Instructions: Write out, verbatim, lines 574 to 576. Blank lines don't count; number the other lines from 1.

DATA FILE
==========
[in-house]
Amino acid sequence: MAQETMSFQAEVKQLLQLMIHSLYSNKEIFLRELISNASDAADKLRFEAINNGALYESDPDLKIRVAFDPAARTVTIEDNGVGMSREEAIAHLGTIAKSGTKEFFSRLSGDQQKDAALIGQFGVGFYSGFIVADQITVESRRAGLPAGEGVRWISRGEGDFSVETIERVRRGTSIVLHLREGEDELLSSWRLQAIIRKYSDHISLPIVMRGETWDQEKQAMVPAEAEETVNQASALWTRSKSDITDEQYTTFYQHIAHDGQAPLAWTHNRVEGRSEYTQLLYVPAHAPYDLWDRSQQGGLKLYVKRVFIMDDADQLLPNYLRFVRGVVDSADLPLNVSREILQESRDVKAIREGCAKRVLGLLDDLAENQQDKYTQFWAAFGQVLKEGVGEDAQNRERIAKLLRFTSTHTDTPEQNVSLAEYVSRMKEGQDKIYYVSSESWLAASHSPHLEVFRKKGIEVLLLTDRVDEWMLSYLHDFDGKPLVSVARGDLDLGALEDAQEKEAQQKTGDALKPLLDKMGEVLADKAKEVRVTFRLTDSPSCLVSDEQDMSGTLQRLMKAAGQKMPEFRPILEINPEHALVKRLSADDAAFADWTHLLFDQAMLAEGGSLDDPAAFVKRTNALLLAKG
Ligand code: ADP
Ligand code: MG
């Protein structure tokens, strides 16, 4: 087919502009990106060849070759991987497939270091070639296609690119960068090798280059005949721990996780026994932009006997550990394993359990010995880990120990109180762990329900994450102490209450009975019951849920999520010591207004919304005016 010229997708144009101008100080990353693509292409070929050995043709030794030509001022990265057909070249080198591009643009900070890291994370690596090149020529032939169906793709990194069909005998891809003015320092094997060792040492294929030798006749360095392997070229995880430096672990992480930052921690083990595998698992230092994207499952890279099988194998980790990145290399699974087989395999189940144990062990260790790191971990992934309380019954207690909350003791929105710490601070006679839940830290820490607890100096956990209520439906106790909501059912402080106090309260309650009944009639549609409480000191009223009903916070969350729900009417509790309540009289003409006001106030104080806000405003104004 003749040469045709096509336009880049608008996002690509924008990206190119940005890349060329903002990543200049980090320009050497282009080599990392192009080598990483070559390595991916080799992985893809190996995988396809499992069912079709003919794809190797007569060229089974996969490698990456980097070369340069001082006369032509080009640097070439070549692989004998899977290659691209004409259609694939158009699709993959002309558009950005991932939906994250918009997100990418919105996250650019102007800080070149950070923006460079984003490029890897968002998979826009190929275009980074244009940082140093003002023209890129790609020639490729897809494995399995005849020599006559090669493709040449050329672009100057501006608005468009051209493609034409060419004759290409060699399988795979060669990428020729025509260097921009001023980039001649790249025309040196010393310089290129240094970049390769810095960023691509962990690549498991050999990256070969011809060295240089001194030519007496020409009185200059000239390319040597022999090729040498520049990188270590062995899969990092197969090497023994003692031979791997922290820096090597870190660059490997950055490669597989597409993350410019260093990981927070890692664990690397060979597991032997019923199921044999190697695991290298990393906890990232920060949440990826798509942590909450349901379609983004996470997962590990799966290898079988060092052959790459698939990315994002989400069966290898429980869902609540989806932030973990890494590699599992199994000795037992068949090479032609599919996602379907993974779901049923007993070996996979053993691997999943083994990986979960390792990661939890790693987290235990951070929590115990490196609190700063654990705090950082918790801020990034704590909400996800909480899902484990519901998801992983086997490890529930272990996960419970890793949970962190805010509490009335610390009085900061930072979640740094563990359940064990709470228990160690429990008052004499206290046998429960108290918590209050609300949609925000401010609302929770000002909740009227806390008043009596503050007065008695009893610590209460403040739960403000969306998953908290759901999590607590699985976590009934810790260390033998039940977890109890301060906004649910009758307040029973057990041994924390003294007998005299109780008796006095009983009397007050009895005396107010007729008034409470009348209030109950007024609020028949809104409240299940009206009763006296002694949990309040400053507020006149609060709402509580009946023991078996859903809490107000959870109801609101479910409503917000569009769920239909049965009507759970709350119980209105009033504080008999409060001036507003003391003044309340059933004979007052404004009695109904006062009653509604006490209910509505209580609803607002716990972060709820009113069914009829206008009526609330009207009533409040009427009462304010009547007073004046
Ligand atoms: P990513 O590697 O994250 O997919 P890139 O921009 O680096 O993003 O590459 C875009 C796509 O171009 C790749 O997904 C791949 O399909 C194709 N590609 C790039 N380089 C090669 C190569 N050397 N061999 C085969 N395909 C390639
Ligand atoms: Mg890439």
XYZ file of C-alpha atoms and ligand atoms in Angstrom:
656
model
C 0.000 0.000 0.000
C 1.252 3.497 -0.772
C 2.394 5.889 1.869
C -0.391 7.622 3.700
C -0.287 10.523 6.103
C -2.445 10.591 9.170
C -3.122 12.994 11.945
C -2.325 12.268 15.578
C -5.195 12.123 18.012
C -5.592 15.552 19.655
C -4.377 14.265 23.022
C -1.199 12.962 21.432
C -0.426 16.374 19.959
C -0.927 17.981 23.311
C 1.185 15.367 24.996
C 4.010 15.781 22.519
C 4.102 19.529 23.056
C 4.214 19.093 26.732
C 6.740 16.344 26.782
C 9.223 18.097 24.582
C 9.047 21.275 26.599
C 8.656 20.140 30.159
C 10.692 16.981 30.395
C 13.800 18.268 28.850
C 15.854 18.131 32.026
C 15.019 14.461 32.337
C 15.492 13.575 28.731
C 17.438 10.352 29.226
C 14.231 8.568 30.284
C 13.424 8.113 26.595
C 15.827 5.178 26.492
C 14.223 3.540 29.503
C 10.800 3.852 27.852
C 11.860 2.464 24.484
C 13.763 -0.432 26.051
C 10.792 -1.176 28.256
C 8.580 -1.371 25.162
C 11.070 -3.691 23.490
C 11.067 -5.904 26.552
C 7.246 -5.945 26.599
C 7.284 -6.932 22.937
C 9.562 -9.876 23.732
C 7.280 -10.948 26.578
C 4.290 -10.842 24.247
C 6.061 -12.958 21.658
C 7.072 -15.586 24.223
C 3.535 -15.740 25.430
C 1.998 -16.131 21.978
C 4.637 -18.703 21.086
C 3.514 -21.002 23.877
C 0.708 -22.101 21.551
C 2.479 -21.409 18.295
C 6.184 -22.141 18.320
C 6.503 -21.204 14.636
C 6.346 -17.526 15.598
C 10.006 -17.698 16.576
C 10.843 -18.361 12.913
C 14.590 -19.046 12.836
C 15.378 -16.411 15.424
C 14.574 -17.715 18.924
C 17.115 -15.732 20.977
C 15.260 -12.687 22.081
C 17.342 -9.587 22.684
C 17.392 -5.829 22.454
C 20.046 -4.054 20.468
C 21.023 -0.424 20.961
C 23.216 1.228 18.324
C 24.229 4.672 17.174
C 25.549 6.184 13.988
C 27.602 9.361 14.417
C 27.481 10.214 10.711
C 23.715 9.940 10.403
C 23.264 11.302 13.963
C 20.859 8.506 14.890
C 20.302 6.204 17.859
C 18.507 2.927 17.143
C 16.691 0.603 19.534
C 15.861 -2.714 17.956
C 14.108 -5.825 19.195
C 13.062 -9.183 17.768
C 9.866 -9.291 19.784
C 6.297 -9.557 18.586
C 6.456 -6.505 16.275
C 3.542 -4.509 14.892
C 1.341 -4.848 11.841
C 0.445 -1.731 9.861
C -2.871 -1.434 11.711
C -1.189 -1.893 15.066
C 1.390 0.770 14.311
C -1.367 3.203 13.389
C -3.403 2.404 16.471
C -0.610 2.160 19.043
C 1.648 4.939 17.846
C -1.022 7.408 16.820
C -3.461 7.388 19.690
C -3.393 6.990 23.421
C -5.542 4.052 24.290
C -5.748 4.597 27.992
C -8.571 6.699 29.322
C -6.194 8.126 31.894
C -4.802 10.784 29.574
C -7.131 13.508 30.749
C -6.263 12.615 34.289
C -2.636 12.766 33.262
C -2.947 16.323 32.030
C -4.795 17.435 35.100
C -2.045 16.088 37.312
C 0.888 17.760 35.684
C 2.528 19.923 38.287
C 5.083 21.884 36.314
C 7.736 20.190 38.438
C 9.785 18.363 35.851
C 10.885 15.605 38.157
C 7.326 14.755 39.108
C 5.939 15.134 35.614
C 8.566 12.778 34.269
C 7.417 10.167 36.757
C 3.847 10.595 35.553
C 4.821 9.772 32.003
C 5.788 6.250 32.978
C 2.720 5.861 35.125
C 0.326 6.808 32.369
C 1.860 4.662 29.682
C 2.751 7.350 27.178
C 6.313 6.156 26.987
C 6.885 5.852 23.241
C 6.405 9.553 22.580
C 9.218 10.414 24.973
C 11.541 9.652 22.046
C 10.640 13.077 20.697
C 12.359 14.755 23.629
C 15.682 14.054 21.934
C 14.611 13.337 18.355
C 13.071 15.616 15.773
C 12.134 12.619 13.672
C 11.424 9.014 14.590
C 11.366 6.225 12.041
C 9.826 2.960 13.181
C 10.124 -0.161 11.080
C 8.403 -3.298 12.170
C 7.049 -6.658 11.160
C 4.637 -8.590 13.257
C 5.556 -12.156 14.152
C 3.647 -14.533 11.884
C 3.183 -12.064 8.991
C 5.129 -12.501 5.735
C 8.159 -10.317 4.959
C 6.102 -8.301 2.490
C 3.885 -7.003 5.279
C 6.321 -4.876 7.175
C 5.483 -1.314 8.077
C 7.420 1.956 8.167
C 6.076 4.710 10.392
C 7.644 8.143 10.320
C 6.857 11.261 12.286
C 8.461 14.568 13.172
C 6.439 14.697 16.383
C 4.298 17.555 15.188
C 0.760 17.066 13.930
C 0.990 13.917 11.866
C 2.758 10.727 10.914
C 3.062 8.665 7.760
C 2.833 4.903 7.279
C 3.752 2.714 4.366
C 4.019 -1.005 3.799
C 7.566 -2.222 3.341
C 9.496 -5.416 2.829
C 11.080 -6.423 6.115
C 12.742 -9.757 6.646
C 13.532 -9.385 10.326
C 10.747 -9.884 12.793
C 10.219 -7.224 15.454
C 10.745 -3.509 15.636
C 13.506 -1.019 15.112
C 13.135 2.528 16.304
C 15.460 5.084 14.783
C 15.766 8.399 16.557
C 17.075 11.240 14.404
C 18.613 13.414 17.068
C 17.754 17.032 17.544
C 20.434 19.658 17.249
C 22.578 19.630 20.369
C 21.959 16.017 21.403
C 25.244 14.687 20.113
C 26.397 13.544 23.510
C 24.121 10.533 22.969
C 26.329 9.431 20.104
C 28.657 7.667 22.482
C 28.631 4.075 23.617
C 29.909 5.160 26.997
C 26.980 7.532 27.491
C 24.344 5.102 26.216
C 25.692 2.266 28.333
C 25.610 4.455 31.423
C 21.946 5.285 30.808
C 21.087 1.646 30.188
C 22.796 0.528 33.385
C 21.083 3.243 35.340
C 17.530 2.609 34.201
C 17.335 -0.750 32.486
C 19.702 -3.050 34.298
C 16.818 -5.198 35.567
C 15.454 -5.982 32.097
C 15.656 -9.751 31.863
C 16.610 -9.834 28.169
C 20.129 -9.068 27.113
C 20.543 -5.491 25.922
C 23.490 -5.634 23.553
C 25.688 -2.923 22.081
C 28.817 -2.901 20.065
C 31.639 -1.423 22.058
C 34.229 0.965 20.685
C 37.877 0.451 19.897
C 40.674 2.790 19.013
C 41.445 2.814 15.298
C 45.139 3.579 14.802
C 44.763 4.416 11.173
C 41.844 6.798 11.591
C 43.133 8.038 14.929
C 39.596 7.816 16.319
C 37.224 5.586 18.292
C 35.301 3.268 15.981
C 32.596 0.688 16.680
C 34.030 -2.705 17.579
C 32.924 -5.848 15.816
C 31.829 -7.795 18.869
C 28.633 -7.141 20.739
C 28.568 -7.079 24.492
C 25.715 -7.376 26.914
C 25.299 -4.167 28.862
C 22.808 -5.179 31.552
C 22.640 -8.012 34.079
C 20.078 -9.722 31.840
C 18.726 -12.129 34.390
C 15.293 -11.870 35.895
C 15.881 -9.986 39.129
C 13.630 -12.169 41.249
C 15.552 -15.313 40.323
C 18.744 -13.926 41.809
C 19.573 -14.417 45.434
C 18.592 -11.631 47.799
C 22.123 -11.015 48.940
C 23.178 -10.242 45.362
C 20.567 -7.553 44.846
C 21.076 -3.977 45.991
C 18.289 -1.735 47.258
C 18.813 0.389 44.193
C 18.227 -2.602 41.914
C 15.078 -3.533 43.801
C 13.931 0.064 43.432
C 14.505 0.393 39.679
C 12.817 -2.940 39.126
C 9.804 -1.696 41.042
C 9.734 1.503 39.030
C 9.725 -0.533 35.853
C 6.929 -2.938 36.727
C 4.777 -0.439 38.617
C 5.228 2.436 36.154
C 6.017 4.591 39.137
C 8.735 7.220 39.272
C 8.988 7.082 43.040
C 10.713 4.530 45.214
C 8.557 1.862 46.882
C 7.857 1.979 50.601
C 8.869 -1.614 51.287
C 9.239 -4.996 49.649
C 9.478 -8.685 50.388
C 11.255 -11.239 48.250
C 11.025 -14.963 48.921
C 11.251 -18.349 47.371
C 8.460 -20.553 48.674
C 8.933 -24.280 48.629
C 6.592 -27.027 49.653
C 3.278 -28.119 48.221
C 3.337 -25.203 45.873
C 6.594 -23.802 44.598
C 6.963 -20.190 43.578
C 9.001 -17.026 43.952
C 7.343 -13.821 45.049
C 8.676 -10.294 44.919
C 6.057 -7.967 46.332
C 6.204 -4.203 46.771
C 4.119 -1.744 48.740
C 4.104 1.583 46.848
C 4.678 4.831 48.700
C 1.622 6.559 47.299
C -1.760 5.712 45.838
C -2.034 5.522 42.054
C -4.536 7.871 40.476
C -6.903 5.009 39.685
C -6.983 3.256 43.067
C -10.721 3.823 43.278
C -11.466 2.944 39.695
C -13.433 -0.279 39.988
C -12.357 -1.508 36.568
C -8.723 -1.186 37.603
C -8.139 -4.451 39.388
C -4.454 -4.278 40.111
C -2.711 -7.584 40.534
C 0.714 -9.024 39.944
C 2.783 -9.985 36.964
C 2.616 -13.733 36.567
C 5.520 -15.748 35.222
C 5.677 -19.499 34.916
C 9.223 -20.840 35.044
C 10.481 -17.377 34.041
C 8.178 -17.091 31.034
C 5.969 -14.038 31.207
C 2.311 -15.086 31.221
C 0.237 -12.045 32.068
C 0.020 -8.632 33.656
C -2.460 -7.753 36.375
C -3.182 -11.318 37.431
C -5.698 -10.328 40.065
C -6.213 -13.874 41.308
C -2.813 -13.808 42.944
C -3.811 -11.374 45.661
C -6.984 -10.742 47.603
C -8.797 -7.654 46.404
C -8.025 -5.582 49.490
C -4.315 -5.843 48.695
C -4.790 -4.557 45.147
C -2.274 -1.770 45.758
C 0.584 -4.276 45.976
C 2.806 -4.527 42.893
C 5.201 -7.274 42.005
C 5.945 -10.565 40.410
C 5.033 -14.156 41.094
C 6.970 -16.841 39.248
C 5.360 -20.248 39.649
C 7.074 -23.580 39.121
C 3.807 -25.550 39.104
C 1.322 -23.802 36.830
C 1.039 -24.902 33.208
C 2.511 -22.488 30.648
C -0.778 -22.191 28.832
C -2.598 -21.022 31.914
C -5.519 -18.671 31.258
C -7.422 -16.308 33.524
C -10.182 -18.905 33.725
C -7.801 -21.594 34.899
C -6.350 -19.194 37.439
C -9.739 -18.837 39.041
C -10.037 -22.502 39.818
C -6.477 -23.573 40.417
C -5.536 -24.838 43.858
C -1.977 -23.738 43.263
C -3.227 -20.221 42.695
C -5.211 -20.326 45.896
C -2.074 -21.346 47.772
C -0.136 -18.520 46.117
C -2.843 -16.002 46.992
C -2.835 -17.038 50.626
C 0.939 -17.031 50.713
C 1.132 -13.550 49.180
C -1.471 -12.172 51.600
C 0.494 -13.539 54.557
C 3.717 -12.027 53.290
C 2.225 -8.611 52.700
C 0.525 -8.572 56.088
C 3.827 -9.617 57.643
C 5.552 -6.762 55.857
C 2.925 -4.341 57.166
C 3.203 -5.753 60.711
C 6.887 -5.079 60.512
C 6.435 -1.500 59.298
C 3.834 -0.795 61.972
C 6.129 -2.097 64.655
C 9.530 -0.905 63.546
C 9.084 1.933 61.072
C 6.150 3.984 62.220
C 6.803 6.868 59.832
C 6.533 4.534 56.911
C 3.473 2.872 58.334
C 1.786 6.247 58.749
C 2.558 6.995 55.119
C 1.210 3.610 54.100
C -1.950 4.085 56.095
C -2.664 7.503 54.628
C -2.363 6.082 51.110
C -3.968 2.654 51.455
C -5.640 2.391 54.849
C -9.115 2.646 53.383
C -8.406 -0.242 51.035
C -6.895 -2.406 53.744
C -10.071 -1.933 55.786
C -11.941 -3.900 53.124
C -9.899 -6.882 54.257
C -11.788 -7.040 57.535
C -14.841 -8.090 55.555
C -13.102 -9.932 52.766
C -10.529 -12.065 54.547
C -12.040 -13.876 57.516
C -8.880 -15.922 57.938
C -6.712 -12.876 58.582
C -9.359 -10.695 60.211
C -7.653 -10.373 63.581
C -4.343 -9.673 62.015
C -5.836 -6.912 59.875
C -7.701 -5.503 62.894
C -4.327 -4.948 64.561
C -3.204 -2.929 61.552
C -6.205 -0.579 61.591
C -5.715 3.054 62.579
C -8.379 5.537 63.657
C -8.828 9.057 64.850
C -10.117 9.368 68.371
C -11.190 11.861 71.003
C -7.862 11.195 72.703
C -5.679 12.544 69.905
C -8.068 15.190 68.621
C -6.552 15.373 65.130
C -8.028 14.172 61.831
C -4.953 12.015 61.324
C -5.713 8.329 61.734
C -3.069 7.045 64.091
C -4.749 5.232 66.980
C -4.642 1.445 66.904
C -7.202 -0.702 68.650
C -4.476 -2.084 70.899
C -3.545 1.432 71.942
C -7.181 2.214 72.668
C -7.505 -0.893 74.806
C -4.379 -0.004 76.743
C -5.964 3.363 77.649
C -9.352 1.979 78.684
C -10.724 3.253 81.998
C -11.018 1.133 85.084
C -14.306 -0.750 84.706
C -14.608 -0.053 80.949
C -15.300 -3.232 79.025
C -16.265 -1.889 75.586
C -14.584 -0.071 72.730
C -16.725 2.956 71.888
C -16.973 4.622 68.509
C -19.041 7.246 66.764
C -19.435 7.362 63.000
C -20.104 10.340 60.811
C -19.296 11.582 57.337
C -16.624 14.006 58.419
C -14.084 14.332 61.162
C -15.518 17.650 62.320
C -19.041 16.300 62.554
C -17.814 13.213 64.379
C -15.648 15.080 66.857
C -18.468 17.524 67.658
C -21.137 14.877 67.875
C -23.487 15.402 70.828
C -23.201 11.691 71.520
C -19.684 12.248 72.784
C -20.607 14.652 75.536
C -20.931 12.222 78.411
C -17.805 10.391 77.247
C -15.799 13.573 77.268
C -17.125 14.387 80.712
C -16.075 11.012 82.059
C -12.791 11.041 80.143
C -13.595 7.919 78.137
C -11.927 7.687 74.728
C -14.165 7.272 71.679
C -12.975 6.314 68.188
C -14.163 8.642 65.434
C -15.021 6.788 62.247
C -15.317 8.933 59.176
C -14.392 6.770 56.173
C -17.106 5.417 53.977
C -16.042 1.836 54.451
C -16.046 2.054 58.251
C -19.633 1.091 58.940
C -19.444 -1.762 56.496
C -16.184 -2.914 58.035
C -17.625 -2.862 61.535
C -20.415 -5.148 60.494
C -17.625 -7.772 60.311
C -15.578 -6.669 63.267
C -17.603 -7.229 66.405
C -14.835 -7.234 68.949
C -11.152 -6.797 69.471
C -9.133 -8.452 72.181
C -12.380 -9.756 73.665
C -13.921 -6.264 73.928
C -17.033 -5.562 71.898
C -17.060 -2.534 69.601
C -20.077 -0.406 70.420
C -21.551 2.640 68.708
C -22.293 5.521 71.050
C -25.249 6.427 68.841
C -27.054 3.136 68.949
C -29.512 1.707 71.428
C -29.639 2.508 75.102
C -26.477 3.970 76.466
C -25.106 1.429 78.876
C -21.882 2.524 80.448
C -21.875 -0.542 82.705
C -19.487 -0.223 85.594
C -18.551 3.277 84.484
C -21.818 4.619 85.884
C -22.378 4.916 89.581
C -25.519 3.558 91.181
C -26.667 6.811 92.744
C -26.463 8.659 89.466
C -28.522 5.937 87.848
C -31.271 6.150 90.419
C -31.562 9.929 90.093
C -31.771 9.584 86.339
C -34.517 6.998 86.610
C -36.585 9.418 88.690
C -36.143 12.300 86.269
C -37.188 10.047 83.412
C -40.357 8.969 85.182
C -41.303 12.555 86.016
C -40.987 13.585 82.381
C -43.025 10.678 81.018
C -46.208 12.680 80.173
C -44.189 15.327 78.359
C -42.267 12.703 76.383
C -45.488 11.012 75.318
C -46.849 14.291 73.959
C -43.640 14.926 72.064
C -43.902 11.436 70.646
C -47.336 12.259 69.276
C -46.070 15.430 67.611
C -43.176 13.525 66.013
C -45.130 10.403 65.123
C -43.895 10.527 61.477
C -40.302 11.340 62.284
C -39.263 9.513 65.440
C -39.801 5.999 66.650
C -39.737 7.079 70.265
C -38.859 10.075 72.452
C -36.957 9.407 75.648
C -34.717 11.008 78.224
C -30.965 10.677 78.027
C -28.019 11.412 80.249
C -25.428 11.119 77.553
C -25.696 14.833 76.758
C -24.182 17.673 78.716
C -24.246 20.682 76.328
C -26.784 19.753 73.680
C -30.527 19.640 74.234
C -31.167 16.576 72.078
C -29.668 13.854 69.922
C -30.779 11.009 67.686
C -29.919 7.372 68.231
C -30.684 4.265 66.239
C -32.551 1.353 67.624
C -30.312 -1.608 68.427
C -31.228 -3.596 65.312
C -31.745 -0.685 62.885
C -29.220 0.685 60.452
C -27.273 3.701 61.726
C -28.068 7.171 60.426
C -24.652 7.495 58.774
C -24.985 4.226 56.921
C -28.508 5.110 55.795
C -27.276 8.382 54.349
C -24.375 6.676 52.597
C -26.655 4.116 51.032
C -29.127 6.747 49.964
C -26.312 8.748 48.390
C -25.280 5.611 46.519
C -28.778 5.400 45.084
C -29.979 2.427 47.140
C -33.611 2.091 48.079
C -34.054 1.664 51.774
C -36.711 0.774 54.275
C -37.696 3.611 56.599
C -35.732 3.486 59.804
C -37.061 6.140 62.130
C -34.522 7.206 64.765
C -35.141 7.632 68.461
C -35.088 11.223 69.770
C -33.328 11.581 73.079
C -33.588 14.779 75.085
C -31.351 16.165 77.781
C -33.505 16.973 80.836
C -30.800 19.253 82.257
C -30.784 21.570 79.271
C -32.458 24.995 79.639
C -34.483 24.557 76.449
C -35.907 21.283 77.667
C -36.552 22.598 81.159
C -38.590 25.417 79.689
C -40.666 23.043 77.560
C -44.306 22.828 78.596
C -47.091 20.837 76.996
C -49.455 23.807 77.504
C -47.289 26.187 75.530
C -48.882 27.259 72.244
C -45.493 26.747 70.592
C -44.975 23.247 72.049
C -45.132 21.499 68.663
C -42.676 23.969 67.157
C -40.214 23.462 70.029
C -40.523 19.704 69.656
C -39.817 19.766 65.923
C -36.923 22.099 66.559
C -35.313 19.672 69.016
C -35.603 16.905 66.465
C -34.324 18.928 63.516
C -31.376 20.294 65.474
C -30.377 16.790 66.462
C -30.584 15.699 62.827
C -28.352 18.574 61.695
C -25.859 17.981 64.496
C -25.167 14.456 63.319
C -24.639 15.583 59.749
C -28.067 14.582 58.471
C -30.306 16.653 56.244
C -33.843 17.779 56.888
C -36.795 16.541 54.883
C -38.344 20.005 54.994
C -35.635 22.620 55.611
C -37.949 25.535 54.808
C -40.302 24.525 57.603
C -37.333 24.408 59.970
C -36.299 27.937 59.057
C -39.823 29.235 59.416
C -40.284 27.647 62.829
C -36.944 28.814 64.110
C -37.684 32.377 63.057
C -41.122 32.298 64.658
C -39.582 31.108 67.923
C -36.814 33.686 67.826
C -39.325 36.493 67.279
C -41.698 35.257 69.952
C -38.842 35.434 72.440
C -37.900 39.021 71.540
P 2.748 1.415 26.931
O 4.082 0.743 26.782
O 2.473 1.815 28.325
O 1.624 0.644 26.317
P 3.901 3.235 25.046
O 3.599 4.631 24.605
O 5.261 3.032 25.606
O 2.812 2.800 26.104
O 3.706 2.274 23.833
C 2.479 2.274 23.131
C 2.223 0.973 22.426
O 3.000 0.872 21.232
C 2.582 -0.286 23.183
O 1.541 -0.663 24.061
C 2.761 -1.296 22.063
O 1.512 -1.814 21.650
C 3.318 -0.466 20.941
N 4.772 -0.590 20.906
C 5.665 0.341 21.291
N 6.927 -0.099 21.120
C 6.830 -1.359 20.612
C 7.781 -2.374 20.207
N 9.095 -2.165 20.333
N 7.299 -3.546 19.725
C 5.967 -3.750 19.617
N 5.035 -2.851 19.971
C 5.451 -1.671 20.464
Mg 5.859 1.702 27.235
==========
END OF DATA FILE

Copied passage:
C -33.611 2.091 48.079
C -34.054 1.664 51.774
C -36.711 0.774 54.275